I have a data frame that I am trying to group and then sum based on two columns. The two columns are characters with one being month and the other variable.

The following is a sample of the data frame and structure.

#row.names   month    variable   amount
  1          1-Jan       x        1000
  2          1-Jan       x        3000
  3          2-Feb       z        5000
  4          2-Feb       y        3000 

I tried to group the data first and then I was going to try to summarise, however I am unable to get group_by_() to do the trick. Below is the code I tried.

byVarMonth <- group_by_(df, variable, (as.date(month)))

Thanks for the help.

  • (1) Use group_by() (2) It's as.Date() (3) you need a format in as.Date() Oct 15, 2015 at 15:32
  • So then group_by(df, variable, month = months(as.Date(month, "%d-%b"), TRUE)) should get it done but I don't really see a reason to convert that column to Date anyway. You could just group it as-is. Oct 15, 2015 at 15:37

4 Answers 4


You apparently are not interested in taking your Character [month] as a Date variable. Considering that I'm not wrong you could simply do something like this:


tab %>%
  group_by(month, variable) %>%

and get this:

Source: local data frame [3 x 4]
Groups: month

  month variable a_sum a_mean
1 1-Jan        x  4000   2000
2 2-Feb        y  3000   3000
3 2-Feb        z  5000   5000

This is a bit old-fashioned solution but works with the built-in R function aggregate, no need for installing dplyr:

res <- aggregate(amount ~ variable + month, 
  function(x) { 
    c(sum=sum(x), avg=mean(x)) 

The first parameter is a formula. Left of the ~ you specify the column to be aggregated, the right-hand side lists the column names to be grouped by, separated by +. The second parameter data= specifies the input data frame. Finally the third parameter is a function that takes the vector x (the values selected for each group) and returns either a scalar or a vector of various aggregate results (here we calculate both the sum and the mean of amount in each group, see e.g. this SO answer).

If you print res, it will look like this:

variable month amount.sum amount.avg
1        x 1-Jan       4000       2000
2        y 2-Feb       3000       3000
3        z 2-Feb       5000       5000

However, what you don't see is that the last 2 columns are actually a single column of two-long vectors (run dim(res) to verify). To split that last column into two, do this (inspired by this SO post):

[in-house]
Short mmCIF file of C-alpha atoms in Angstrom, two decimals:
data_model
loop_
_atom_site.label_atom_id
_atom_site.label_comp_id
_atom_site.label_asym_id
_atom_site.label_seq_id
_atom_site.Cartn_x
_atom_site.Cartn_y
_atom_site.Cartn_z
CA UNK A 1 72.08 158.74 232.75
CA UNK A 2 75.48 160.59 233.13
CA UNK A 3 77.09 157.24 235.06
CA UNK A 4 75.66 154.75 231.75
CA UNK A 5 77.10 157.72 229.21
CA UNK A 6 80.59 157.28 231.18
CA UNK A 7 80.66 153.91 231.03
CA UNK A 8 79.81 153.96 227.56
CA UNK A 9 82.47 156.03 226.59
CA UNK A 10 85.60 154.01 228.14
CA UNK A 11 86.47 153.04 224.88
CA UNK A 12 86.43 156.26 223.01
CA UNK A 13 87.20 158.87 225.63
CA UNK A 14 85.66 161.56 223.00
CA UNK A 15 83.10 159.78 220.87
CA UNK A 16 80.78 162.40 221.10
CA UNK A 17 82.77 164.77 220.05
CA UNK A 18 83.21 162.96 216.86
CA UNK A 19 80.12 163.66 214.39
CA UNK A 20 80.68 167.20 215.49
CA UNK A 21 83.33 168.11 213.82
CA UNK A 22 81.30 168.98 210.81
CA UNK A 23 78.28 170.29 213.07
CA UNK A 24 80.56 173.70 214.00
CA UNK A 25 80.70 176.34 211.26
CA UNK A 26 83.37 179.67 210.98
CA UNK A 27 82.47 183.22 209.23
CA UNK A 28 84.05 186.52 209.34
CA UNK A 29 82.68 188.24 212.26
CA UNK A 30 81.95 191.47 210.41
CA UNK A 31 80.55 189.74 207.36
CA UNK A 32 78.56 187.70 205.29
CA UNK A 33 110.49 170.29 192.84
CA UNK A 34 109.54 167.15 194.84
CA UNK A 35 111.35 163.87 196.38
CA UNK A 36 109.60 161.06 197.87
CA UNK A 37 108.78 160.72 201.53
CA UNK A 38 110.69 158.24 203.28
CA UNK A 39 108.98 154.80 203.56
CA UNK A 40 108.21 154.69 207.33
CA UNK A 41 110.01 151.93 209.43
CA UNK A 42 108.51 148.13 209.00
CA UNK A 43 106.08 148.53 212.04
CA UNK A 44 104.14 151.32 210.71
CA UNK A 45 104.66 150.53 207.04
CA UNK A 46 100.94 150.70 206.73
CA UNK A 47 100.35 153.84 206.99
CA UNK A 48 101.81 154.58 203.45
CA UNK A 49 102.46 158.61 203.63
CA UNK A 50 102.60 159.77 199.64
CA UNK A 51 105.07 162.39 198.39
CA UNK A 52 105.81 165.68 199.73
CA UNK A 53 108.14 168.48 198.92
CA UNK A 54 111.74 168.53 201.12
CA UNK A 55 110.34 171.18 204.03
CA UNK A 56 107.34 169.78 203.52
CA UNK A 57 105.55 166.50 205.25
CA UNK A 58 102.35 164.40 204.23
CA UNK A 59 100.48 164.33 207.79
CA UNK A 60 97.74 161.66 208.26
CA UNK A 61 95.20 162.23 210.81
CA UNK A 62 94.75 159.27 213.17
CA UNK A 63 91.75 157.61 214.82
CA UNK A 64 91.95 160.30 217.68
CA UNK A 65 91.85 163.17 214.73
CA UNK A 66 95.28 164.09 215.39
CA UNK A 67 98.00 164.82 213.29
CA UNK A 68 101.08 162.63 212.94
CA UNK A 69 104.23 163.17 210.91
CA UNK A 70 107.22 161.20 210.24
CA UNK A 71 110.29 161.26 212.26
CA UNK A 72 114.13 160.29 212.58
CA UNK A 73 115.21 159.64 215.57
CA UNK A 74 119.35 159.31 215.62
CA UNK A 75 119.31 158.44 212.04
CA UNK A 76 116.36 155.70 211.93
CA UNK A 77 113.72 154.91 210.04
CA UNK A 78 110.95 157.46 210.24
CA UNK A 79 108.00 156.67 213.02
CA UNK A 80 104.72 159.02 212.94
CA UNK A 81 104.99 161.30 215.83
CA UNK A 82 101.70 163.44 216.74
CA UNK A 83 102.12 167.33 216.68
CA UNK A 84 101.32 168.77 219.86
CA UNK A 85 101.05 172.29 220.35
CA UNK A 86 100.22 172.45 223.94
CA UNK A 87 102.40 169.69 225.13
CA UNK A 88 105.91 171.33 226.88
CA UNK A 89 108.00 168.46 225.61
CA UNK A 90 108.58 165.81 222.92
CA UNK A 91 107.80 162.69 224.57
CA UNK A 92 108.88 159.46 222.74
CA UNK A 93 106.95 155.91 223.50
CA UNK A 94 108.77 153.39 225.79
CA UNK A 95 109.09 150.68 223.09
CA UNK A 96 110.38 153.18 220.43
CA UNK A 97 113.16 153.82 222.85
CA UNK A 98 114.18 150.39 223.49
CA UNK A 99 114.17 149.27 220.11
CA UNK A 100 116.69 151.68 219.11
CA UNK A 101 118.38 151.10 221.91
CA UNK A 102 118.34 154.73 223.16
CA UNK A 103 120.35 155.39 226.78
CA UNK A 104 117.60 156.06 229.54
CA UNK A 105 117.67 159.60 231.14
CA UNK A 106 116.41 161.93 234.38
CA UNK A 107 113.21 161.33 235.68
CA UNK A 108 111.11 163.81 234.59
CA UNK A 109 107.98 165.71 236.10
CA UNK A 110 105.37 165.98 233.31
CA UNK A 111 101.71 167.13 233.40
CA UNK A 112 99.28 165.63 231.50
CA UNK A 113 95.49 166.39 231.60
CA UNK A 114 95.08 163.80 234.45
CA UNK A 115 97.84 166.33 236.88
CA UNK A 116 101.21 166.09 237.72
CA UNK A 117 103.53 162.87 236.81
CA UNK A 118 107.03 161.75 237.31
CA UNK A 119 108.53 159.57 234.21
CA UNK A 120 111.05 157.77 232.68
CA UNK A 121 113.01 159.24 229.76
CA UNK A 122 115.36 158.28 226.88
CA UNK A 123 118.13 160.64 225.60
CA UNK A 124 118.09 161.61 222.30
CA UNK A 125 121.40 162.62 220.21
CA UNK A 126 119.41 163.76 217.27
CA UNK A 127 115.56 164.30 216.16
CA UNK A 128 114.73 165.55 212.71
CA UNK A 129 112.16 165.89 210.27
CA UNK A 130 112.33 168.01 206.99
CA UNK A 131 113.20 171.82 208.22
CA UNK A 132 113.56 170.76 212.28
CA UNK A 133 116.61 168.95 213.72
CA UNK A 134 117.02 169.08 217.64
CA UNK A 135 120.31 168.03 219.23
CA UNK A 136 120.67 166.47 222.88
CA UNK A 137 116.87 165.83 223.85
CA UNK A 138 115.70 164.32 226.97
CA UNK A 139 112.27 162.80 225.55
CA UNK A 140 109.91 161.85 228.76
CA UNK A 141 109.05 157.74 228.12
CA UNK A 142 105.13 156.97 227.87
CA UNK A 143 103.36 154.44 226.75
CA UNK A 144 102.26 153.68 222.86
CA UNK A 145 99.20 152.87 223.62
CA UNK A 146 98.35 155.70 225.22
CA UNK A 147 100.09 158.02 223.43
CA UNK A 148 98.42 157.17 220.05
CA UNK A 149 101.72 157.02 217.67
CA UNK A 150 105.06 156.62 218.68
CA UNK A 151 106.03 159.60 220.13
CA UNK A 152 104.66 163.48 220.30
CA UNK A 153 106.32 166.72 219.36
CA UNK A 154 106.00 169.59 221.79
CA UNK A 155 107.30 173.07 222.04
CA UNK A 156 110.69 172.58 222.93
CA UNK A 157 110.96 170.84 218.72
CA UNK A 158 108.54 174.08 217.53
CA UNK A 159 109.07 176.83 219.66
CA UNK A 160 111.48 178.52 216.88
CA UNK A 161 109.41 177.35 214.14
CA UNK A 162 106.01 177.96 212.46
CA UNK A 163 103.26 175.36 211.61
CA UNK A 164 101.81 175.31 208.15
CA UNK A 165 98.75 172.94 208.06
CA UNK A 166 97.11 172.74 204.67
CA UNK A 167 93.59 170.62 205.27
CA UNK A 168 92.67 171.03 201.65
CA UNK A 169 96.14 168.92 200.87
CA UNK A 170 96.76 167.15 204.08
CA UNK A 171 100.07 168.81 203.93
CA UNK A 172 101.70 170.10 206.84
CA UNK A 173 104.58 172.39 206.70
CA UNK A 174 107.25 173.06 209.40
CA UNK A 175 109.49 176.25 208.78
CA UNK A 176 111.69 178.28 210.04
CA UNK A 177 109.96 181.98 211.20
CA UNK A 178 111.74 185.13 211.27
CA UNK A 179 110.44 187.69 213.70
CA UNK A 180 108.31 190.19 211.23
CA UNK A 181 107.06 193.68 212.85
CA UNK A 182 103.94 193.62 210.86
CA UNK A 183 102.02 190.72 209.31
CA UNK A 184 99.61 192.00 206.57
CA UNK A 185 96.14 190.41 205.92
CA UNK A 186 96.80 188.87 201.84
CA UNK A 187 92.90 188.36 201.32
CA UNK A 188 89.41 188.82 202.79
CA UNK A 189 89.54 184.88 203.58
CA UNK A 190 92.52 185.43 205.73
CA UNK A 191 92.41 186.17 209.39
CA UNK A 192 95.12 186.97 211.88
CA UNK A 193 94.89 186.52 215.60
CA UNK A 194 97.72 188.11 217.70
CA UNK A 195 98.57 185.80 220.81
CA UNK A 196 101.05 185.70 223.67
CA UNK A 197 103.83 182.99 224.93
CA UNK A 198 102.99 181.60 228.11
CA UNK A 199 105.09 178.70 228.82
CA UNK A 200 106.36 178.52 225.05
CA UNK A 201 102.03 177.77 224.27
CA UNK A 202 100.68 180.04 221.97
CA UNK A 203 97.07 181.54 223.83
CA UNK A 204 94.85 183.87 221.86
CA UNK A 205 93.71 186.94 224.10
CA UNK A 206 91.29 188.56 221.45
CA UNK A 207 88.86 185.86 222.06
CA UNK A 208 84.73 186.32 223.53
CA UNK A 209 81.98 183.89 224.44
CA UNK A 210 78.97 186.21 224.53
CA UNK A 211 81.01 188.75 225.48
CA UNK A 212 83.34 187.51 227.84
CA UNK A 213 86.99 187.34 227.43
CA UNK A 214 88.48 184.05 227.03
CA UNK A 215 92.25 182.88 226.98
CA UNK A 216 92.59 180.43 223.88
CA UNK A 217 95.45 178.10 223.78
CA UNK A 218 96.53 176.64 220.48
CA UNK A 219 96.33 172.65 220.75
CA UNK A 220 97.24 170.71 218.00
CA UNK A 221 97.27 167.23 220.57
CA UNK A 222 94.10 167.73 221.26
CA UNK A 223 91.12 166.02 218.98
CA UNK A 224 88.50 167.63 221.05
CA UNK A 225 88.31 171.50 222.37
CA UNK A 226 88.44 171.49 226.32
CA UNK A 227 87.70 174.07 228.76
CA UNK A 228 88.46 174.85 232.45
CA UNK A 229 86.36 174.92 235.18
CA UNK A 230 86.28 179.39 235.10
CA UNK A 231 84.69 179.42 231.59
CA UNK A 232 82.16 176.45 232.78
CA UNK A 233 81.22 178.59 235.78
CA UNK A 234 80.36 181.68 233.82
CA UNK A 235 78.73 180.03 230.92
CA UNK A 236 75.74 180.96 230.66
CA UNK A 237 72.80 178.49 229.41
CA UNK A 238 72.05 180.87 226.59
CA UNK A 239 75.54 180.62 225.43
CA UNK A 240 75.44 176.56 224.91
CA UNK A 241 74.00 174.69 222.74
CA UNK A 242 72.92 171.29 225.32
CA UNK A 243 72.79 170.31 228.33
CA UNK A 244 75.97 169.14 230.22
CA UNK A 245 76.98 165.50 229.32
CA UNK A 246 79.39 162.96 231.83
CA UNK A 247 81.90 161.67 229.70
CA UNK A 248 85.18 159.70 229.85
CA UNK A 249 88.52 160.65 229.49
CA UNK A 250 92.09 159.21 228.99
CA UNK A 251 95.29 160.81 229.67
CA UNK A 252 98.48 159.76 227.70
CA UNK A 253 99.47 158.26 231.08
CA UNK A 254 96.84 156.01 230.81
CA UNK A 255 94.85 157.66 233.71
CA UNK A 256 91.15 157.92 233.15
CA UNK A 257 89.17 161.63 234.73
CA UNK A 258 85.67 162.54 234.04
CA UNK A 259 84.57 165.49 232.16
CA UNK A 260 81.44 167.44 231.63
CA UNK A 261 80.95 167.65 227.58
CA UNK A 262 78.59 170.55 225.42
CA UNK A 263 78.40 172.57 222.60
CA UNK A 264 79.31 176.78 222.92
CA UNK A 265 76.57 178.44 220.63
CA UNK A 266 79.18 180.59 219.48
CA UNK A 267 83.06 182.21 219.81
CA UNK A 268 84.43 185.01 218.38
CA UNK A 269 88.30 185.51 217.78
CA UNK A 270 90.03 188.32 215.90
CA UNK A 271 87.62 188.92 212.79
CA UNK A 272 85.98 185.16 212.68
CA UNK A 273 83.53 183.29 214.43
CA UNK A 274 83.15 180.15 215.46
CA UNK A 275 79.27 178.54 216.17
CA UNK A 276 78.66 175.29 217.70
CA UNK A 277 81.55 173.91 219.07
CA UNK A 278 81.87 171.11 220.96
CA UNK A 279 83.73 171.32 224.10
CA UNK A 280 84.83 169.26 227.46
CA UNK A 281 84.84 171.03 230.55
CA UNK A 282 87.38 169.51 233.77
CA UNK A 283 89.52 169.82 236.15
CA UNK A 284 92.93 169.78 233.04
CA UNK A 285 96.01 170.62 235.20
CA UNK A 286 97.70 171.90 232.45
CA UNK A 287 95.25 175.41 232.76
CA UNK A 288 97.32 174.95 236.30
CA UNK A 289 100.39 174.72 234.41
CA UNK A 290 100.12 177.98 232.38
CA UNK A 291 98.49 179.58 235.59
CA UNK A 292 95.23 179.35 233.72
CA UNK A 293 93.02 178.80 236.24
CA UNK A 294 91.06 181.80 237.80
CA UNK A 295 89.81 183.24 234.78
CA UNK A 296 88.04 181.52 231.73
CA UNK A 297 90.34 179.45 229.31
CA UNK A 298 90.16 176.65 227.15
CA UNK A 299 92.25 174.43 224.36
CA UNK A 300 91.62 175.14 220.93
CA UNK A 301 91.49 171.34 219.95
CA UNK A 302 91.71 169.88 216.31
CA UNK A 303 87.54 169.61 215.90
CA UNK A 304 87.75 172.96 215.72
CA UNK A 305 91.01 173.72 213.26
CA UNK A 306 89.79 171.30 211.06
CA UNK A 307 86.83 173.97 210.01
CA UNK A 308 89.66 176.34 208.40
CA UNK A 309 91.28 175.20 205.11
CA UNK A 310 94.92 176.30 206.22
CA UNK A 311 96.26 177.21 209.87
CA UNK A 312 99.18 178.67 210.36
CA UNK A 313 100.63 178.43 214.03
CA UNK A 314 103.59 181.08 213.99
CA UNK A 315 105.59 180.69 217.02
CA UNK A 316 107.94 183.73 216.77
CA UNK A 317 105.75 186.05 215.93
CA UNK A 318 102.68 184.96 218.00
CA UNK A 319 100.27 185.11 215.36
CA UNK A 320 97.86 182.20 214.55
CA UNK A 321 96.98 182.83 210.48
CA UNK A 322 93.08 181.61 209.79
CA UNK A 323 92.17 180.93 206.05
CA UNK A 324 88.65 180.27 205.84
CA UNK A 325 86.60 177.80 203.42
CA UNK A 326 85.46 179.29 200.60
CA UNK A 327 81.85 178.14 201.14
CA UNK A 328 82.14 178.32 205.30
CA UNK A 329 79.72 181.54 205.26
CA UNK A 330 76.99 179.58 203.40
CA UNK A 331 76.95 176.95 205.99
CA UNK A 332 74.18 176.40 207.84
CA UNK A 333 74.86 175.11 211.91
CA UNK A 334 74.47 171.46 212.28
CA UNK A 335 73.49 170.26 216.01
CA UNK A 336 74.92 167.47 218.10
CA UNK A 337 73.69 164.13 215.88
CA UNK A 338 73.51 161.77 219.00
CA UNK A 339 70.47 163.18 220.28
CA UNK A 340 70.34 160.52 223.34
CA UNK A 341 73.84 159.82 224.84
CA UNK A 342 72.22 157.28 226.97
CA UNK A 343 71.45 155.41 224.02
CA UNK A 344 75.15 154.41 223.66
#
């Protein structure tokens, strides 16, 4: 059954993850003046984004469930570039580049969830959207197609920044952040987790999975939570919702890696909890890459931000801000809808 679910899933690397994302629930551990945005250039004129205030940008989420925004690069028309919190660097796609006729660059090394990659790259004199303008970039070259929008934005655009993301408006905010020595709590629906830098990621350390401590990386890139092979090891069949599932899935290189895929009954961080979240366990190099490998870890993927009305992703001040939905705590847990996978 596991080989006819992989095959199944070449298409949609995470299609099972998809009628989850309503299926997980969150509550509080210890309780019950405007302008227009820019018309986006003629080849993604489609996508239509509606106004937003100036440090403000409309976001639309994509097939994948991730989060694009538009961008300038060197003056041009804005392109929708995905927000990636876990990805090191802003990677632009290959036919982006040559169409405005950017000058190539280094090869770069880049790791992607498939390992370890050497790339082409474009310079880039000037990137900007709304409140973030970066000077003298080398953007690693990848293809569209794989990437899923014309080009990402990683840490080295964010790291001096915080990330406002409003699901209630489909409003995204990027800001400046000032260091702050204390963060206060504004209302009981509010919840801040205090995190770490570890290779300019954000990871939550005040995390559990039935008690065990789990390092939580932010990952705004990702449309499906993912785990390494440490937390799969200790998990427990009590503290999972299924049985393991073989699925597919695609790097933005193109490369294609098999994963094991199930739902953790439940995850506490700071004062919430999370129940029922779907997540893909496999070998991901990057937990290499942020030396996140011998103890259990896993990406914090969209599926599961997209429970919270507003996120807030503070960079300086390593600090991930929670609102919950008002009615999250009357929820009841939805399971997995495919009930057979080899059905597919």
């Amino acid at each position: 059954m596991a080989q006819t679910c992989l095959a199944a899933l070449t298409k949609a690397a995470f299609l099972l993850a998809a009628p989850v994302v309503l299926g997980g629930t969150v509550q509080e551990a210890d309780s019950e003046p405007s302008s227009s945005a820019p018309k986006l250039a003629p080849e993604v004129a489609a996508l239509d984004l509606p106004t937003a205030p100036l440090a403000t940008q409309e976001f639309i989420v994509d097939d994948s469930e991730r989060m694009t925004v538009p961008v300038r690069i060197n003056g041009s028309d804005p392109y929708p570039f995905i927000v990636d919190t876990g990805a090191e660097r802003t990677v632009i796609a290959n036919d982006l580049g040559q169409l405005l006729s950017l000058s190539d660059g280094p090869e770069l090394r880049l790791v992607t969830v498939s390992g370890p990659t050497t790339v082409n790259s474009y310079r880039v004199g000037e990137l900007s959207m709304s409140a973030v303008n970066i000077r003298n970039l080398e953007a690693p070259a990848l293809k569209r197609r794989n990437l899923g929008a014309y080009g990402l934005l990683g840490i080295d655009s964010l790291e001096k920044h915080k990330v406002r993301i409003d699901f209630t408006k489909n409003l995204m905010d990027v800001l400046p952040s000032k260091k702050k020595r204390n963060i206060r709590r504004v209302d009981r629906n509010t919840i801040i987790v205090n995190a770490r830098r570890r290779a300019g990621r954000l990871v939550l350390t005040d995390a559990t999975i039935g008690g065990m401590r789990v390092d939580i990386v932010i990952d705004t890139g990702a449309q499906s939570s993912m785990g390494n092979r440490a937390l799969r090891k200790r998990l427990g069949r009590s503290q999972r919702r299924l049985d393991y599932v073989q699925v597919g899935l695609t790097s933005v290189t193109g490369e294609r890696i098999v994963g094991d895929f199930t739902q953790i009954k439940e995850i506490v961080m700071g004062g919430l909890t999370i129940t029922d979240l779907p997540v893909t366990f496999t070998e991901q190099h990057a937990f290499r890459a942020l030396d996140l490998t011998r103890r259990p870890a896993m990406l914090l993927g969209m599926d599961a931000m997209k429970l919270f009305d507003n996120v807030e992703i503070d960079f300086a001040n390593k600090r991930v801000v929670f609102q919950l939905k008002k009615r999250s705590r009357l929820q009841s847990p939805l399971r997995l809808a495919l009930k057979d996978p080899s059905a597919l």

res <- do.call(data.frame, res)

Note that aggregate can be invoked with other parameters, please consult ?aggregate for details.


... or, you can use an alternative sintax:

summarise(group_by(df, variable), sum(amount), mean(amount))



dplyr 1.1.0 introduced the .by argument in mutate and summarize for one-time grouping operations (please note at the time of this post, this argument is in the experimental lifecycle):

df %>% 
  summarize(total = sum(amount),
            .by = c(month, variable))

.by accepts tidy-select helpers for more concise column selection.

.by versus group_by

The difference between using this argument and the group_by function is that .by automatically ungroups after summarize (or mutate), returning a data frame object. Unless you ungroup (or use the .groups argument in summarize) after using group_by you get grouped data frame object, which could have unintended consequences in your pipe chain. summarize throws a warning in this case since it is easy to miss. Just something to be aware of because most often data needs to be ungrouped.

df %>% 
  summarize(total = sum(amount),
            .by = c(month, variable)) %>% 
[1] "data.frame"

df %>% 
  group_by(month, variable) %>% 
  summarize(total = sum(amount)) %>% # pipe to ungroup() or use .groups arg to get a data frame

`summarise()` has grouped output by 'month'. You can override using the `.groups`
[1] "grouped_df" "tbl_df"     "tbl"        "data.frame"

Your Answer

By clicking “Post Your Answer”, you agree to our terms of service and acknowledge you have read our privacy policy.

Not the answer you're looking for? Browse other questions tagged or ask your own question.